'"Cheer up, lad," he says. "God's where He was. Only you and I chance to be pure pute asses. We've been tricked, Hal, and more shame to me, a sailor, that I did not guess it before! You must leave your belfry alone, forsooth, because the Devil is adrift there; and I cannot get my serpentines because John Collins cannot cast them aright. Meantime Andrew Barton hawks off the Port of Rye. And why? To take those very serpentines which poor Cabot must whistle for; the said serpentines, I'll wager my share of new continents, being now hid away in St Barnabas' church-tower. Clear as the Irish coast at noonday!"
"They'd sure never dare to do it," I said; "and, for another thing, selling cannon to the King's enemies is black treason—hanging and fine."
'"It is sure, large profit. Men'll dare any gallows for that. I have been a trader myself," says he. "We must be upsides with 'em for the honour of Bristol."
'Then he hatched a plot, sitting on the limewash bucket. We gave out to ride o' Tuesday to London and made a show of taking farewells of our friends—especially of Master John Collins. But at Wadhurst Woods we turned; rode home to the watermeadows; hid our horses in a willow-tot at the foot of the glebe, and, come night, stole a-tiptoe up hill to Barnabas' church again. A thick mist, and a moon striking through.
'I had no sooner locked the tower-door behind us than over goes Sebastian full length in the dark.
'"Pest!" he says. "Step high and feel low, Hal. I've stumbled over guns before."
'I groped, and one by one—the tower was pitchy dark—I counted the lither barrels of twenty serpentines laid out on pease straw. No conceal at all!
'"There's two demi-cannon my end," says Sebastian, slapping metal. "They'll be for Andrew Barton's lower deck. Honest—honest John Collins! So this is his warehouse, his arsenal, his armoury! Now see you why your pokings and pryings have raised the Devil in Sussex? You've hindered John's lawful trade for months," and he laughed where he lay.
'A clay-cold tower is no fireside at midnight, so we climbed the belfry stairs, and there Sebastian trips over a cow-hide with its horns and tail.
'"Aha! Your Devil has left his doublet! Does it become me, Hal?" He draws it on and capers in the shafts of window-moonlight—won'erful devilish-like. Then he sits on the stairs, rapping with his tail on a board, and his back-aspect was dreader than his front, and a howlet lit in, and screeched at the horns of him.
'"If you'd keep out the Devil, shut the door," he whispered. "And that's another false proverb, Hal, for I can hear your tower-door opening."
'"I locked it. Who a-plague has another key, then?" I said.
'"All the congregation, to judge by their feet," he says, and peers into the blackness. "Still! Still, Hal! Hear 'em grunt! That's more o' my serpentines, I'll be bound. One—two—three—four they bear in! Faith, Andrew equips himself like an Admiral! Twenty-four serpentines in all!"
'As if it had been an echo, we heard John Collins's voice come up all hollow: "Twenty-four serpentines and two demi-cannon. That's the full tally for Sir Andrew Barton."
'"Courtesy costs naught," whispers Sebastian. "Shall I drop my dagger on his head?"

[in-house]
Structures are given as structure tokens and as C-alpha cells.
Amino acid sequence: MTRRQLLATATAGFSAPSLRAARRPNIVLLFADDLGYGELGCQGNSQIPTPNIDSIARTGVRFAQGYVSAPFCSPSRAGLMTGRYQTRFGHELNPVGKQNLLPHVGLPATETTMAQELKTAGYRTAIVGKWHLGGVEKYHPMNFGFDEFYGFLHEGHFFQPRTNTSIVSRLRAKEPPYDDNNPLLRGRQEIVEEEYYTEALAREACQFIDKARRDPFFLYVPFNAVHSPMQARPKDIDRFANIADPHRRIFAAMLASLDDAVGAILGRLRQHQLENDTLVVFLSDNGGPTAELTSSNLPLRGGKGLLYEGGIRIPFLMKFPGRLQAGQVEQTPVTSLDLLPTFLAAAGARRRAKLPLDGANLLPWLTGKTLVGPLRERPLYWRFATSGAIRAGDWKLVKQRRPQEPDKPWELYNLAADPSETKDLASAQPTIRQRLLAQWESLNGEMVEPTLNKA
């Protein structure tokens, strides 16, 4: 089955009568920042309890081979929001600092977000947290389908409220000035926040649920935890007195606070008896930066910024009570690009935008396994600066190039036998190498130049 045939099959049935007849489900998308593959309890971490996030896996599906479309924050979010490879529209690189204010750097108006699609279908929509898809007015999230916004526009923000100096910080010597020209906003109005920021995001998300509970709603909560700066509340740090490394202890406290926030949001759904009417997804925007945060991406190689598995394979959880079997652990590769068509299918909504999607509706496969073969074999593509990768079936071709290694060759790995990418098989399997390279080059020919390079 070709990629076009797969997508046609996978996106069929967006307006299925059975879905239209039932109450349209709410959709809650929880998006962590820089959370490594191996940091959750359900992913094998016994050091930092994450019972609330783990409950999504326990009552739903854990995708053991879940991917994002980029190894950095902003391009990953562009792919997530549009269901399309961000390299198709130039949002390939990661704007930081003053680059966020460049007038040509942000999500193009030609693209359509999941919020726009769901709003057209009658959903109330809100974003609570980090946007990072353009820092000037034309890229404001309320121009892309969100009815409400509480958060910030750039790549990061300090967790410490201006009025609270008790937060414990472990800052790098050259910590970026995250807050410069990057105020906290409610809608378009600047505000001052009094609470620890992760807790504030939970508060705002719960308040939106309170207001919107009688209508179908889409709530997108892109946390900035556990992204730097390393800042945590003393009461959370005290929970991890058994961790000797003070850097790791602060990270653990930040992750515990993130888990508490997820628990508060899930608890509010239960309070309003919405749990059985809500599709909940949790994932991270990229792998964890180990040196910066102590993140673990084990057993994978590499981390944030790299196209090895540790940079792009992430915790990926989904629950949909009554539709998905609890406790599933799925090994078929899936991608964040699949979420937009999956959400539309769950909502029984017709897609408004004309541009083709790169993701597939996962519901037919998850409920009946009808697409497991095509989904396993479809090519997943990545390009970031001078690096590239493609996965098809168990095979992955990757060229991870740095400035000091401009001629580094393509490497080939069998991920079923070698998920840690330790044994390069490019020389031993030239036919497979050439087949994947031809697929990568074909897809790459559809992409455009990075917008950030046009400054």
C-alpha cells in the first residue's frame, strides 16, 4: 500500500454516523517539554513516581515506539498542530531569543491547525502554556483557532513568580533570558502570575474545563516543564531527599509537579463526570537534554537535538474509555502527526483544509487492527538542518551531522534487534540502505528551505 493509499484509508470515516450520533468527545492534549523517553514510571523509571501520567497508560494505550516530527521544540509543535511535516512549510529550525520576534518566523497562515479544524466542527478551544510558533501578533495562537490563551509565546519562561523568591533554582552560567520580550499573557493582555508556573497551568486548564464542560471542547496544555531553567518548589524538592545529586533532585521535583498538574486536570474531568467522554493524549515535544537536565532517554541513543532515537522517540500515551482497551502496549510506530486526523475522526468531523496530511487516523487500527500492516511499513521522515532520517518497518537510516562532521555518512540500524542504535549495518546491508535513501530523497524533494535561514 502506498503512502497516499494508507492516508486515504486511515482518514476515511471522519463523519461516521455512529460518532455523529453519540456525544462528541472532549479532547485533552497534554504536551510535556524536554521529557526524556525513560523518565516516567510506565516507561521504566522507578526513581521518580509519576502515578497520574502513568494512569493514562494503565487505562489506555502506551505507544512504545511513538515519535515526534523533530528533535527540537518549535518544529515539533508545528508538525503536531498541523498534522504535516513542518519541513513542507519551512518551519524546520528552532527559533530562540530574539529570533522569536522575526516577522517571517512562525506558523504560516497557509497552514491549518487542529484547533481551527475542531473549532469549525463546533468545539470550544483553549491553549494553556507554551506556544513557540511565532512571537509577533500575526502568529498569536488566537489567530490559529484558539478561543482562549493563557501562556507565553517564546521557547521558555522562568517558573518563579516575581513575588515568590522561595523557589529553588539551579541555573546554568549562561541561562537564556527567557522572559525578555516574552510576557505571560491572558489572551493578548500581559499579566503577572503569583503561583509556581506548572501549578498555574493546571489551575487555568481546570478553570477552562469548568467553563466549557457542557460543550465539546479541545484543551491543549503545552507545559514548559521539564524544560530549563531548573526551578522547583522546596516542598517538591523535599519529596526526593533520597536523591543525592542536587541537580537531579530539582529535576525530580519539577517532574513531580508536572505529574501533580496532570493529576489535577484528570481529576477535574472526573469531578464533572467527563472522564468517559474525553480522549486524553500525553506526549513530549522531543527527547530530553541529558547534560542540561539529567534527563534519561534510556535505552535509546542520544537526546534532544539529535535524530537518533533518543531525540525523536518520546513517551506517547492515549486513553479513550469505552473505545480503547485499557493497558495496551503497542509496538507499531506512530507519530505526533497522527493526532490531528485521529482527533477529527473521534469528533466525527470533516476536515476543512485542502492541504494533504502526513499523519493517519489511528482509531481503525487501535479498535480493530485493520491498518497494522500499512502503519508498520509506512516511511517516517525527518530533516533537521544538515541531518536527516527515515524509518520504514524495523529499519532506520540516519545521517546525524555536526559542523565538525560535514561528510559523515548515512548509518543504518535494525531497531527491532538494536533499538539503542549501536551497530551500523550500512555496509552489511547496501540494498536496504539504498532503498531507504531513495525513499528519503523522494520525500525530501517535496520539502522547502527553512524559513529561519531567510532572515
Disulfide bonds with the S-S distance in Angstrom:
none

'"They go over to Rye o' Thursday in the wool-wains, hid under the wool-packs. Dirk Brenzett meets them at Udimore, as before," says John.
'"Lord! What a worn, handsmooth trade it is!" says Sebastian. "I lay we are the sole two babes in the village that have not our lawful share in the venture."
'There was a full score folk below, talking like all Robertsbridge Market. We counted them by voice.
'Master John Collins pipes: "The guns for the French carrack must lie here next month. Will, when does your young fool" (me, so please you!) "come back from Lunnon?"
'"No odds," I heard Ticehurst Will answer. "Lay 'em just where you've a mind, Mus' Collins. We're all too afraid o' the Devil to mell with the tower now." And the long knave laughed.
'"Ah! 'tis easy enow for you to raise the Devil, Will," says another—Ralph Hobden of the Forge.
'"Aaa-men!" roars Sebastian, and ere I could hold him, he leaps down the stairs—won'erful devilish-like howling no bounds. He had scarce time to lay out for the nearest than they ran. Saints, how they ran! We heard them pound on the door of the Bell Tavern, and then we ran too.
'"What's next?" says Sebastian, looping up his cow-tail as he leaped the briars. "I've broke honest John's face."
'"Ride to Sir John Pelham's," I said. "He is the only one that ever stood by me."
'We rode to Brightling, and past Sir John's lodges, where the keepers would have shot at us for deer-stealers, and we had Sir John down into his Justice's chair, and when we had told him our tale and showed him the cow-hide which Sebastian wore still girt about him, he laughed till the tears ran.
'"Wel-a-well!" he says. "I'll see justice done before daylight. What's your complaint? Master Collins is my old friend."
'"He's none of mine," I cried. "When I think how he and his likes have baulked and dozened and cozened me at every turn over the church"——and I choked at the thought.
'"Ah, but ye see now they needed it for another use," says he smoothly.
'"So they did my serpentines," Sebastian cries. "I should be half across the Western Ocean by now if my guns had been ready. But they're sold to a Scotch pirate by your old friend—"
'"Where's your proof?" says Sir John, stroking his beard.
'"I broke my shins over them not an hour since, and I heard John give order where they were to be taken," says Sebastian.
'"Words! Words only," says Sir John. "Master Collins is somewhat of a liar at best."
'He carried it so gravely that, for the moment, I thought he was dipped in this secret traffick too, and that there was not an honest ironmaster in Sussex.
'"Name o' Reason!" says Sebastian, and raps with his cow-tail on the table, "whose guns are they, then?"
'"Yours, manifestly," says Sir John. "You come with the King's Order for 'em, and Master Collins casts them in his foundry. If he chooses to bring them up from Nether Forge and lay 'em out in the church-tower, why, they are e'en so much the nearer to the main road and you are saved a day's hauling. What a coil to make of a mere act of neighbourly kindness, lad!"